With the broadcast industry in transition phase, Olympic Broadcasting Services Chief Technology Officer Sotiris Salamouris must manage the shift to 4K, 8K and IP while ensuring the world doesn’t miss a second of the action.

Skiing winter olympics

Winter Olympics

2018’s Winter Olympic Games from PyeongChang, South Korea is only a few months away. The event presents the challenge of broadcasting from mountainous and snow-covered landscapes, while at the same time managing the build of a 30,000 square meters broadcast centre and establishing how to supply spectacular HDTV, 4K and 8K images.

If that’s not enough then add into the mix the advanced planning for Tokyo’s Summer Games in 2020, where Japan’s public broadcaster NHK has put 8K very high on its agenda.

Overseeing all of this is Olympic Broadcasting Services Chief Technology Officer Sotiris Salamouris

Speaking ahead of his IBC ‘Beyond Live’ sports session, quickly the conversation turns to HDR, 4K and – inevitably – 8K.

IBC2017 Sotiris Salamouris will speak as part of the Beyond Live: New tech pushing the boundaries on Sunday 17 September 

“8K is an interesting element. With our long-standing partner NHK, we are also creating an 8K platform from PyeongChang.

“We have worked with NHK in a very strong partnership on 8K since the London games, which means that with London, Sochi, Rio, and now from Korea it will be the fourth Games that we have covered in 8K in some form.

“The 8K productions are advancing and becoming more and more sophisticated. The biggest change for Korea in 8K is the introduction of HDR and the BT 2020 wider colour gamut. It really is the ‘Full Monty’ in terms of 8K.

“The only thing missing if you really want to get to the final frontier is higher frame rates. Our colleagues from NHK are working on this, of course.

“For PyeongChang we also have a quite complex 4K operation. Our 4K coverage comprises two key elements: we will produce 4K but with standard dynamic range availability to satisfy the needs of the majority of our broadcasters. We are also supplying the down-converted 8K to 4K with HDR for those who want it.”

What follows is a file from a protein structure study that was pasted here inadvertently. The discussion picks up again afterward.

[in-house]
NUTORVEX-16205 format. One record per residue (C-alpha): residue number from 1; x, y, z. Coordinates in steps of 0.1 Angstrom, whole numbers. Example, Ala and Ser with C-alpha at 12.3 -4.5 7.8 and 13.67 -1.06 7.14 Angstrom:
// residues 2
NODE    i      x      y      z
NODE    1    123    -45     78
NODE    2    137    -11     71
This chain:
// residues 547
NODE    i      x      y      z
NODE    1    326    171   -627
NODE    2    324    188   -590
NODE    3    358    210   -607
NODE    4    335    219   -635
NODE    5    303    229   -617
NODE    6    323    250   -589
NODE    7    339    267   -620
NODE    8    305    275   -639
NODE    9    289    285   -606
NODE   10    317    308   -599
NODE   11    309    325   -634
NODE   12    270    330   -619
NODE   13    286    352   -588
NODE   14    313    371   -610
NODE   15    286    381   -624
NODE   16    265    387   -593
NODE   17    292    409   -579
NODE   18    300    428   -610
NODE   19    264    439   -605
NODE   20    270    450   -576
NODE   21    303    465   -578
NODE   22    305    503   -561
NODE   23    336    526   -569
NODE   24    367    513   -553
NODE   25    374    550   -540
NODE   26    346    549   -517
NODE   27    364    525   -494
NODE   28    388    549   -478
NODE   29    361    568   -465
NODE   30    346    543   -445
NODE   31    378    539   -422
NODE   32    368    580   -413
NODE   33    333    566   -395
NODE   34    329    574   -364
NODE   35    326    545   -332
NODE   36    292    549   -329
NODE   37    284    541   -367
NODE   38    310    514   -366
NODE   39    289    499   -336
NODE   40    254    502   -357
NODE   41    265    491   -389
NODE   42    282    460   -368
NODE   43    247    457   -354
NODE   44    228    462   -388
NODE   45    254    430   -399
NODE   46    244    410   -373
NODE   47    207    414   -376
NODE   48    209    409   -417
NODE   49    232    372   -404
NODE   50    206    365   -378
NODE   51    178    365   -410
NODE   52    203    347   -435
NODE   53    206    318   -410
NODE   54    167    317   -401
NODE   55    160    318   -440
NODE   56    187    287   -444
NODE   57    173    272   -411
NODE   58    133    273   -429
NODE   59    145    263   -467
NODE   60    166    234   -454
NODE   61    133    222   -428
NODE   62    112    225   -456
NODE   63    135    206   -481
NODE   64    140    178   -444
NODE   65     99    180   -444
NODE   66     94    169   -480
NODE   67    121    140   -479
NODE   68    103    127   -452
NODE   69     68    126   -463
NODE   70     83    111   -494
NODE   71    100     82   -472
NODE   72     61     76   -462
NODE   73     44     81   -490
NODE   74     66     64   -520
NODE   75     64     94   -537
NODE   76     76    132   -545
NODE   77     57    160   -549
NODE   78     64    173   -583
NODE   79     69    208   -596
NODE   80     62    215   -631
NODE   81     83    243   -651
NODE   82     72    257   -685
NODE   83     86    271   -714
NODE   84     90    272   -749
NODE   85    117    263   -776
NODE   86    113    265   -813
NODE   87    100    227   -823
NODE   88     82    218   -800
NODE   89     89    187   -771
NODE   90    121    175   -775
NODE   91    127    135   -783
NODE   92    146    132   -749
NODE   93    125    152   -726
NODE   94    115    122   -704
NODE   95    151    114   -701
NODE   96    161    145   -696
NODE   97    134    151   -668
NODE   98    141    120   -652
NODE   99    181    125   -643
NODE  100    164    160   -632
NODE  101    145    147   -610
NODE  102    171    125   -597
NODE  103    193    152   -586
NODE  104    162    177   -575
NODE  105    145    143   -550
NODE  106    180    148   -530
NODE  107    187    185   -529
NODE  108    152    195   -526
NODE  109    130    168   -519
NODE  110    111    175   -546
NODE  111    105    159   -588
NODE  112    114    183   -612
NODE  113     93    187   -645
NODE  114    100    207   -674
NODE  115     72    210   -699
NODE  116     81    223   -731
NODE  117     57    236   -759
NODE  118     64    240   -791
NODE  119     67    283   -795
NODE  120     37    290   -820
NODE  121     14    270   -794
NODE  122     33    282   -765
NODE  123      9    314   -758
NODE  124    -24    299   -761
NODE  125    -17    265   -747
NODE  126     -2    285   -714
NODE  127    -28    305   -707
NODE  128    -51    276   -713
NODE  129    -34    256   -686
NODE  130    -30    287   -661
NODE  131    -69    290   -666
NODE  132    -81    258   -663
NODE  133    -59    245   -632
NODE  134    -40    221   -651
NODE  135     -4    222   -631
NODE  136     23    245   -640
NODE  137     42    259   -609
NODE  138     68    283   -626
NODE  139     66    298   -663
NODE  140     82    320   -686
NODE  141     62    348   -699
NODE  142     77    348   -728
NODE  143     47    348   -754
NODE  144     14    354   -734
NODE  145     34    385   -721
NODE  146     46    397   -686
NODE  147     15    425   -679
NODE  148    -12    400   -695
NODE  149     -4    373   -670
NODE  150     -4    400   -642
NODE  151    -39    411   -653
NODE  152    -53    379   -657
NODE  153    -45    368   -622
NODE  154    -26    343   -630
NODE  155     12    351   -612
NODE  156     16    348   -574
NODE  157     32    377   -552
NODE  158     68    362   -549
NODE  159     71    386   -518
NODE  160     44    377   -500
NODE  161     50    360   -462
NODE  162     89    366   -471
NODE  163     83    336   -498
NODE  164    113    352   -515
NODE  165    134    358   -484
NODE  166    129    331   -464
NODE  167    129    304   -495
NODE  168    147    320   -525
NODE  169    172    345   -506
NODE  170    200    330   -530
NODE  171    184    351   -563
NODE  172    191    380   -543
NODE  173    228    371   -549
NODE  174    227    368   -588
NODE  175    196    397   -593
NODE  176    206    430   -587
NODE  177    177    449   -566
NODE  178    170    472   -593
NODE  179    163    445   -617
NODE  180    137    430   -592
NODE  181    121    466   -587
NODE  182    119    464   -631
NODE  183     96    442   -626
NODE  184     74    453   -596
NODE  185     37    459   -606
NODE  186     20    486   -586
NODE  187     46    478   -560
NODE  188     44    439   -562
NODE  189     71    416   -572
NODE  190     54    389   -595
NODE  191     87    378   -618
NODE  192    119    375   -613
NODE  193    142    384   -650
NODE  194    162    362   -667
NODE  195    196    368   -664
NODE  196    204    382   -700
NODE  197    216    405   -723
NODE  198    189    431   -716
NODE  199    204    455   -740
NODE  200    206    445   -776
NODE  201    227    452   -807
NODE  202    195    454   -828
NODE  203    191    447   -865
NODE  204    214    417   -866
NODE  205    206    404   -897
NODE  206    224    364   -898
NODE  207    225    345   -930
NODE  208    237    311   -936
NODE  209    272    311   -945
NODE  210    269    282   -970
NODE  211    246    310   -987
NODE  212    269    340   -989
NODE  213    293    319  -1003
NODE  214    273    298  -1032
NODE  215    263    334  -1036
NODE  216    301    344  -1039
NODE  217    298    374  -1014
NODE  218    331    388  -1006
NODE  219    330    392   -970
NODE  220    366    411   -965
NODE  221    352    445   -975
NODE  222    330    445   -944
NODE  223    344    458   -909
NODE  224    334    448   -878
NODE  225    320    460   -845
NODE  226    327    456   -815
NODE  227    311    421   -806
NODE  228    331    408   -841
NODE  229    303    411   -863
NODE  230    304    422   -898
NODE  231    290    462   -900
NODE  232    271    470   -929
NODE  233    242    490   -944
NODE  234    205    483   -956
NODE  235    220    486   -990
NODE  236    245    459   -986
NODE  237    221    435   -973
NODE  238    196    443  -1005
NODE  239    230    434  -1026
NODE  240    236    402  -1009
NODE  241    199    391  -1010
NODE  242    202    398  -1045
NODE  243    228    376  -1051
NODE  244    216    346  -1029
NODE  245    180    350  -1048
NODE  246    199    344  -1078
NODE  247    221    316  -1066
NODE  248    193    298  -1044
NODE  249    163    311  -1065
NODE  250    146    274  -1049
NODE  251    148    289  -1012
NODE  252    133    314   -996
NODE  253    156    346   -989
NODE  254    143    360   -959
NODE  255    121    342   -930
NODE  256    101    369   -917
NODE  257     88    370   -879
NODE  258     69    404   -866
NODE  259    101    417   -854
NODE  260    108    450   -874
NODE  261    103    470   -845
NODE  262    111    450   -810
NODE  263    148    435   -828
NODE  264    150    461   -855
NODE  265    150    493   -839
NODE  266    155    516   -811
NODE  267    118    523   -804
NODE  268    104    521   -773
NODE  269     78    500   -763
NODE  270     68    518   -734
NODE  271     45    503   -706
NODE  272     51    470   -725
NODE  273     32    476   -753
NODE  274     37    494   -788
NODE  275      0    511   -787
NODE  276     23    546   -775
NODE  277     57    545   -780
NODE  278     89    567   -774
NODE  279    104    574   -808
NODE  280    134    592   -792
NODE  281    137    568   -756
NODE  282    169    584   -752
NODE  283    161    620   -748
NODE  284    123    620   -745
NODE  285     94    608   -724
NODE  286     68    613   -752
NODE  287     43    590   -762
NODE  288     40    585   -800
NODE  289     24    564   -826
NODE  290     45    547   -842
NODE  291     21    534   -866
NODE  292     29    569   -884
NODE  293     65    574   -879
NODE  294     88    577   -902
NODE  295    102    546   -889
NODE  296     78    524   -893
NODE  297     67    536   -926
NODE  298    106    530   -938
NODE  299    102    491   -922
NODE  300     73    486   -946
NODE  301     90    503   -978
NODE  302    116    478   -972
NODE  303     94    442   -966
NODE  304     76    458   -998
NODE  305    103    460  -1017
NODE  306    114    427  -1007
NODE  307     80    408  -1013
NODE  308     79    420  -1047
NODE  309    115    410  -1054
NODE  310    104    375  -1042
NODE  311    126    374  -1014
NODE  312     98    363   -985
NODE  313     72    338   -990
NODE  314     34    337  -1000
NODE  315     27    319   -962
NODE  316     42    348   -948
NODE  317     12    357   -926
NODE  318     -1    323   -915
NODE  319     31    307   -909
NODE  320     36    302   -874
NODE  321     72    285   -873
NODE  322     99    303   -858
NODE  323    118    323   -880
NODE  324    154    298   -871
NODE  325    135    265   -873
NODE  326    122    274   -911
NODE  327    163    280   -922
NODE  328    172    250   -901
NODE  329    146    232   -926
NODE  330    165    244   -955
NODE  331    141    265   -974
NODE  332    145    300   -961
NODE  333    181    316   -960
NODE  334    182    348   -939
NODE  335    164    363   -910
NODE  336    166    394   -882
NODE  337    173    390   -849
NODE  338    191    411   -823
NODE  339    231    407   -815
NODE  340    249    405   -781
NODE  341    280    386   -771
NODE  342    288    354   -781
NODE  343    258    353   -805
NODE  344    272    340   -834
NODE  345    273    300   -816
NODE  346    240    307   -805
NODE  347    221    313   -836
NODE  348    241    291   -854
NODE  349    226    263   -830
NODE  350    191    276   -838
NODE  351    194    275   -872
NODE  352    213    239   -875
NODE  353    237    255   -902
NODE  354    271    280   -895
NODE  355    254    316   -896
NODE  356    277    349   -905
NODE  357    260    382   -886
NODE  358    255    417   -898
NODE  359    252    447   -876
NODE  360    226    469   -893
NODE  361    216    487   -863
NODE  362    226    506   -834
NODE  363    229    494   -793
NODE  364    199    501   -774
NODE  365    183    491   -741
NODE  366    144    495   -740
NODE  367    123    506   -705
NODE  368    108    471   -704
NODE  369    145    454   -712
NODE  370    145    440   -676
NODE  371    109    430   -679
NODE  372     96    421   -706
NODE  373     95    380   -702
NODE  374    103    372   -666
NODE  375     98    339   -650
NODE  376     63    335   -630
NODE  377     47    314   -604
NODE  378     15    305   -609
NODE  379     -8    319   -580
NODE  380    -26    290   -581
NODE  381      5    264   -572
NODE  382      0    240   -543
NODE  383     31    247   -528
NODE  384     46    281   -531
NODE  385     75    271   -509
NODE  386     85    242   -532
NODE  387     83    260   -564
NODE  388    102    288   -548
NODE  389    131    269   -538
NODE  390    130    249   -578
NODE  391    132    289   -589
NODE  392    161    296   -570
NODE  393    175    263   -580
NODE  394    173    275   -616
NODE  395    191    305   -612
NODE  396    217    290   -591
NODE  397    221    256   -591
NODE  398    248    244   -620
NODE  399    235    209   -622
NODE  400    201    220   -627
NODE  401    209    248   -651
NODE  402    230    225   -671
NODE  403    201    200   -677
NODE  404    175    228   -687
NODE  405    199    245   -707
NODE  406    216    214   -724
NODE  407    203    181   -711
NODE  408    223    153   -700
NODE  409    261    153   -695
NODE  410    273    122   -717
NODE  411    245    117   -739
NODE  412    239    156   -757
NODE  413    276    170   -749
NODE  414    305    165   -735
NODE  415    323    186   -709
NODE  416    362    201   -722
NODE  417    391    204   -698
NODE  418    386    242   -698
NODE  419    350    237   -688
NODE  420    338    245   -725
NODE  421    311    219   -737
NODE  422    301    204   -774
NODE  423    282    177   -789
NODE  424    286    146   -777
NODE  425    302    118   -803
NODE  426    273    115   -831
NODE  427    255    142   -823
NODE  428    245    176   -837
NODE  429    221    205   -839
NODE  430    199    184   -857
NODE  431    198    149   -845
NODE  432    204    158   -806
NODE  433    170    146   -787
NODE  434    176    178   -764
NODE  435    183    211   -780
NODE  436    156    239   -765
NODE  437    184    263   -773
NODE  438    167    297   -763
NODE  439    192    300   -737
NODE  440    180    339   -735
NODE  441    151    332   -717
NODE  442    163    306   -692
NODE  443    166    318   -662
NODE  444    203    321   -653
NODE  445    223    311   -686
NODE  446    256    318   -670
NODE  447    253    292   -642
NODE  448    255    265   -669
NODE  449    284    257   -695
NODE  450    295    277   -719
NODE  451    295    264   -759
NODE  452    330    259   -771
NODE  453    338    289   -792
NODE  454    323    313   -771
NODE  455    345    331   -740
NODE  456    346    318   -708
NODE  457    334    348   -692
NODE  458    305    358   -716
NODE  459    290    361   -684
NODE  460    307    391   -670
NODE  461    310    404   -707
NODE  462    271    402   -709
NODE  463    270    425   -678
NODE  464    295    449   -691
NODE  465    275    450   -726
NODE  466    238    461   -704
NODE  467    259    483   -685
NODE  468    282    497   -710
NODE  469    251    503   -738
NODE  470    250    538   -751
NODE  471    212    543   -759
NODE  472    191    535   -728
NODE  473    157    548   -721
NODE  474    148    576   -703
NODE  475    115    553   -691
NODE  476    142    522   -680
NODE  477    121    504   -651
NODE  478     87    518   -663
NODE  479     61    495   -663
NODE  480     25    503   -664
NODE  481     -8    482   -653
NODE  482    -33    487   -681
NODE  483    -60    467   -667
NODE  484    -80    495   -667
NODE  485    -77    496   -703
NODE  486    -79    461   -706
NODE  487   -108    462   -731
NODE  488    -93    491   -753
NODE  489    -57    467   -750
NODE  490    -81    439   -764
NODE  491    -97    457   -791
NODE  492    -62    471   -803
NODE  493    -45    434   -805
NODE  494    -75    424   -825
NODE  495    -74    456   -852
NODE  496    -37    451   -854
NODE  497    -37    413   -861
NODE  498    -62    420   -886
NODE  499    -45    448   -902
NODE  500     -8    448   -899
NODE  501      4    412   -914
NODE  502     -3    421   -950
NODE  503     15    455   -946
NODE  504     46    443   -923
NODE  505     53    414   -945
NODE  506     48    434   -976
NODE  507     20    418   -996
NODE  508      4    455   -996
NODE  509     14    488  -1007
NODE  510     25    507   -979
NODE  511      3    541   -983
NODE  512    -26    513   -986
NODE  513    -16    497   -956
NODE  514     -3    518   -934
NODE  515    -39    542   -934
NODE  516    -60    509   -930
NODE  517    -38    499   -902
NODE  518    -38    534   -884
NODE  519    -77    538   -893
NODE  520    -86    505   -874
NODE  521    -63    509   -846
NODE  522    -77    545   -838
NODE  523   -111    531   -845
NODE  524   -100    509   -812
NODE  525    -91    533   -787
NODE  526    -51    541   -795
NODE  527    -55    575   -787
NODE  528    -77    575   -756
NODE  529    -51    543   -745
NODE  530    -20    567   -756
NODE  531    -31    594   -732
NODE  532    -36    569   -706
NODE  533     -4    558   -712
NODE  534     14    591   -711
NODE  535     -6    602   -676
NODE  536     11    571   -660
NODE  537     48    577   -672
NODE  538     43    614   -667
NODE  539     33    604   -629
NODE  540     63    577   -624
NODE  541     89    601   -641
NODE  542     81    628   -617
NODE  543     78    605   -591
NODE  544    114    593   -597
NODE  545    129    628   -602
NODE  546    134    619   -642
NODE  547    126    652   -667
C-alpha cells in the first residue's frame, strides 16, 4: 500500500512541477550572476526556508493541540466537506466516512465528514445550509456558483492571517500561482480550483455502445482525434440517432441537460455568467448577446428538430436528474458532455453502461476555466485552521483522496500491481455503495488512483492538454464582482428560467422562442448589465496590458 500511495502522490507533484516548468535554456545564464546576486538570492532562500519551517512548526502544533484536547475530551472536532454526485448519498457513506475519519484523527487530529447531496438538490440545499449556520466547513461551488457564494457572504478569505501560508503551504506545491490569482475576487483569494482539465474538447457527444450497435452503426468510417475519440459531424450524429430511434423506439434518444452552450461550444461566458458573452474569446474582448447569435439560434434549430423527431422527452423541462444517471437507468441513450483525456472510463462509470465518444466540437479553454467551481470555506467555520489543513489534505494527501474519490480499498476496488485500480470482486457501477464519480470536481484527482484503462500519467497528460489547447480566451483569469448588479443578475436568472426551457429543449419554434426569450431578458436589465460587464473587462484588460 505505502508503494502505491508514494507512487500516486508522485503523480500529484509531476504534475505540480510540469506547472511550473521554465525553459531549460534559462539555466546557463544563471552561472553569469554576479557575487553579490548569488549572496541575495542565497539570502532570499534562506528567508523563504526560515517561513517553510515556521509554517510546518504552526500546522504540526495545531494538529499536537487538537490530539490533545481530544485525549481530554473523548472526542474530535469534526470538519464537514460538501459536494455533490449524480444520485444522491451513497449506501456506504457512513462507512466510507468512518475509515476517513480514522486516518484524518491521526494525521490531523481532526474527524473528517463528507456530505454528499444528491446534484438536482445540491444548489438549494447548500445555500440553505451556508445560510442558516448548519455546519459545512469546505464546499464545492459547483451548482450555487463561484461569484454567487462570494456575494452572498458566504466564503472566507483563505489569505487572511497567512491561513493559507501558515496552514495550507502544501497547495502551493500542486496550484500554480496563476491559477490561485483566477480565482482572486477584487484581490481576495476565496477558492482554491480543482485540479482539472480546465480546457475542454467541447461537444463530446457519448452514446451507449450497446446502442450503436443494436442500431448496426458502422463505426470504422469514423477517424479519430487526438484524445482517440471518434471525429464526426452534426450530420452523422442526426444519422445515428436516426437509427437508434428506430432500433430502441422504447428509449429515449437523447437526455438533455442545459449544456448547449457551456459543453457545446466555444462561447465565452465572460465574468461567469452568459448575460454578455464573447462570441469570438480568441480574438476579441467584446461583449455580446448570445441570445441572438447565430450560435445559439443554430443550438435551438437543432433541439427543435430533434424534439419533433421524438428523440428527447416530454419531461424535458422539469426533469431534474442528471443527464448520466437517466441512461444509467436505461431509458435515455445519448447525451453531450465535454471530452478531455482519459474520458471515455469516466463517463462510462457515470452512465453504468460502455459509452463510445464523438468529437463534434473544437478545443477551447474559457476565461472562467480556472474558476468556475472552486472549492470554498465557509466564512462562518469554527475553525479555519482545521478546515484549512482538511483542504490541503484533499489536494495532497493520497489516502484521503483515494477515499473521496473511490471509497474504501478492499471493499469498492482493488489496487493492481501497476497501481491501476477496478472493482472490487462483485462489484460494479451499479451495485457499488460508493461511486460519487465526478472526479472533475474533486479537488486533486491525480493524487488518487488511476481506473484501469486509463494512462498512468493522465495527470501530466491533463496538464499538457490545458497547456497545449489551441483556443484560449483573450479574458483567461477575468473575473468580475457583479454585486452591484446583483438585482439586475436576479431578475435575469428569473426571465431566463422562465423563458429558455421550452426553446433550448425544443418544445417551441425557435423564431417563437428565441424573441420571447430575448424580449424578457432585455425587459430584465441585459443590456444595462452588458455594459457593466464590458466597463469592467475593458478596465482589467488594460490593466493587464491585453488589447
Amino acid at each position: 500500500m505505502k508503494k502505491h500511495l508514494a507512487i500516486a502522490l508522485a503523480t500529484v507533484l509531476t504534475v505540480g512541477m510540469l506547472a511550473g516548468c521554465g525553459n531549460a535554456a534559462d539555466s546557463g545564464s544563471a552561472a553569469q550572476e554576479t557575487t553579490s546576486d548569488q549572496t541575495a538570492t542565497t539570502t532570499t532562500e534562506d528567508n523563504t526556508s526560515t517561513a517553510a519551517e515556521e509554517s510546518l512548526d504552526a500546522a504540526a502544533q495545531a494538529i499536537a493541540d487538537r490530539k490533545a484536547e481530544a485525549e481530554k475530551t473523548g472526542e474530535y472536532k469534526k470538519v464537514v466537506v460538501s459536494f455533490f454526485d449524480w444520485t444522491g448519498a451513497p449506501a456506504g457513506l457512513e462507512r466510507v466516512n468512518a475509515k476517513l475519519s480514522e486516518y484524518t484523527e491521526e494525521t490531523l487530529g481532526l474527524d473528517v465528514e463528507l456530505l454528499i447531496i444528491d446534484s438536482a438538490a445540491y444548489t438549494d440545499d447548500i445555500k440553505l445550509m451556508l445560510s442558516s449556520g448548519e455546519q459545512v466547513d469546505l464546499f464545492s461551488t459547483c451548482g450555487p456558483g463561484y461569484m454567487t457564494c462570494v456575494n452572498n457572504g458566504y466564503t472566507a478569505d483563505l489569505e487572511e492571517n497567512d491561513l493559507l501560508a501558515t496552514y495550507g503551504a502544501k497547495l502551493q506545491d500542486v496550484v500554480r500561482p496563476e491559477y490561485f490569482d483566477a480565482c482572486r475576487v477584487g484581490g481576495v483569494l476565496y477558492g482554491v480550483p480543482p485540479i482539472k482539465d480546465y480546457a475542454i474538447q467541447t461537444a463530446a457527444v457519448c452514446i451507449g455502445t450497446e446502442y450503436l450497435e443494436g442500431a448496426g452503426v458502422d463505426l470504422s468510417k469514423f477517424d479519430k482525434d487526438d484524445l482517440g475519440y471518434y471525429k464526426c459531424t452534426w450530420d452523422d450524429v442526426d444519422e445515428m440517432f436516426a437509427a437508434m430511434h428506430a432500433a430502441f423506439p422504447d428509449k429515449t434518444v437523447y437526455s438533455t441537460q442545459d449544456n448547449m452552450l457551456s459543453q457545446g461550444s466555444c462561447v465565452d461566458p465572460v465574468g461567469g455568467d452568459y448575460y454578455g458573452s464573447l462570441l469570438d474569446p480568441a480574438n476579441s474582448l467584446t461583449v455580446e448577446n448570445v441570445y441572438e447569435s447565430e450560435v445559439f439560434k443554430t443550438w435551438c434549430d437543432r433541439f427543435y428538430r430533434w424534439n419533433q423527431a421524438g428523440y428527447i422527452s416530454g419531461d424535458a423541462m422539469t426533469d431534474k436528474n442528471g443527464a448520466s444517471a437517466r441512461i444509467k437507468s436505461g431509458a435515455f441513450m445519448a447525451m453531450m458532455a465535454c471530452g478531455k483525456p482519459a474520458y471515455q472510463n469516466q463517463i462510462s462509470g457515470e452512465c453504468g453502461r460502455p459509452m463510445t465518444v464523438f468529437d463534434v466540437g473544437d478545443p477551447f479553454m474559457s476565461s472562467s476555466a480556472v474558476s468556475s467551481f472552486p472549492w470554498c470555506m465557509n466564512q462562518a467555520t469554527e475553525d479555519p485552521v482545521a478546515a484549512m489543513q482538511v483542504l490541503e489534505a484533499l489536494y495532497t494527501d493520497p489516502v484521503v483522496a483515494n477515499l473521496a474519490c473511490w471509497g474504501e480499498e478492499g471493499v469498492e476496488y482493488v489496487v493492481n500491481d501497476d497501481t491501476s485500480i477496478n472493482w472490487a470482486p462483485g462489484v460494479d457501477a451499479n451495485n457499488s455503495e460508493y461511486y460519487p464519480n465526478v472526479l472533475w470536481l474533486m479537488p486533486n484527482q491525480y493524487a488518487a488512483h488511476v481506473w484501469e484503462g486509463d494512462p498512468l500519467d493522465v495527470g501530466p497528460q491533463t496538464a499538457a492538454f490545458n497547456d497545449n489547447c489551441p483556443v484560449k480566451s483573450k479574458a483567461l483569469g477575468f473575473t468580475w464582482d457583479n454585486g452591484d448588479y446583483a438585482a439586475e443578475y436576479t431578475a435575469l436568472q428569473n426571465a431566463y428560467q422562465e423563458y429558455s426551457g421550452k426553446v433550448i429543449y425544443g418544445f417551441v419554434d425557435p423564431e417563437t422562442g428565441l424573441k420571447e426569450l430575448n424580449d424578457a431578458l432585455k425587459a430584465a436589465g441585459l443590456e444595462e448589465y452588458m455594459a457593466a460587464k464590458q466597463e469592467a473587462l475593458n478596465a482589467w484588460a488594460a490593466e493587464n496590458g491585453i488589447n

Asked how important 4K could be at Tokyo, Salamouris laughs and says: “Now you want me to be a prophet!

“We are doing everything possible in terms of preparation for the highest-possible quality.

“Our industry has been moving from standard definition to HD, and now to 4K and with 8K in front of us. But I would hope that we also accept that there’s another revolution and that is in IP-based technologies which is happening in parallel, and that includes live capture.

“We have also to be aware that distribution is no longer just to TV sets, but to other devices including OTT delivery.

“I’d like to see these elements coming together and to be seamless for the viewer, and irrelevant. Perhaps by 2022 or 2024 we will no longer be talking of 4K or 8K but instead talking of excellent quality because my device will support it, and then perhaps medium quality because I have not yet bought the latest display, and then a good quality but visible on hand-held devices. We must be able to mix and match the images to suit the devices. We are still in a transition period but moving towards this situation.”


Sotiris salamouris

Sotiris Salamouris

Olympic Broadcasting Services

Region: United Kingdom 

Salamouris CTO of Olympic Broadcasting Services (OBS) and of the Olympic Channel. He leads the Engineering and Technical Operations of OBS as Host Broadcaster of the Olympic Games, managing the planning group responsible for the design & delivery of all the technical facilities and services of the host broadcasting operations for the Olympic Games and other select broadcast activities.

As the Chief Technology Officer of the Olympic Channel he also oversees the technical strategies for the creation and digital delivery of the Olympic Channel content to its current and future presentation outlets.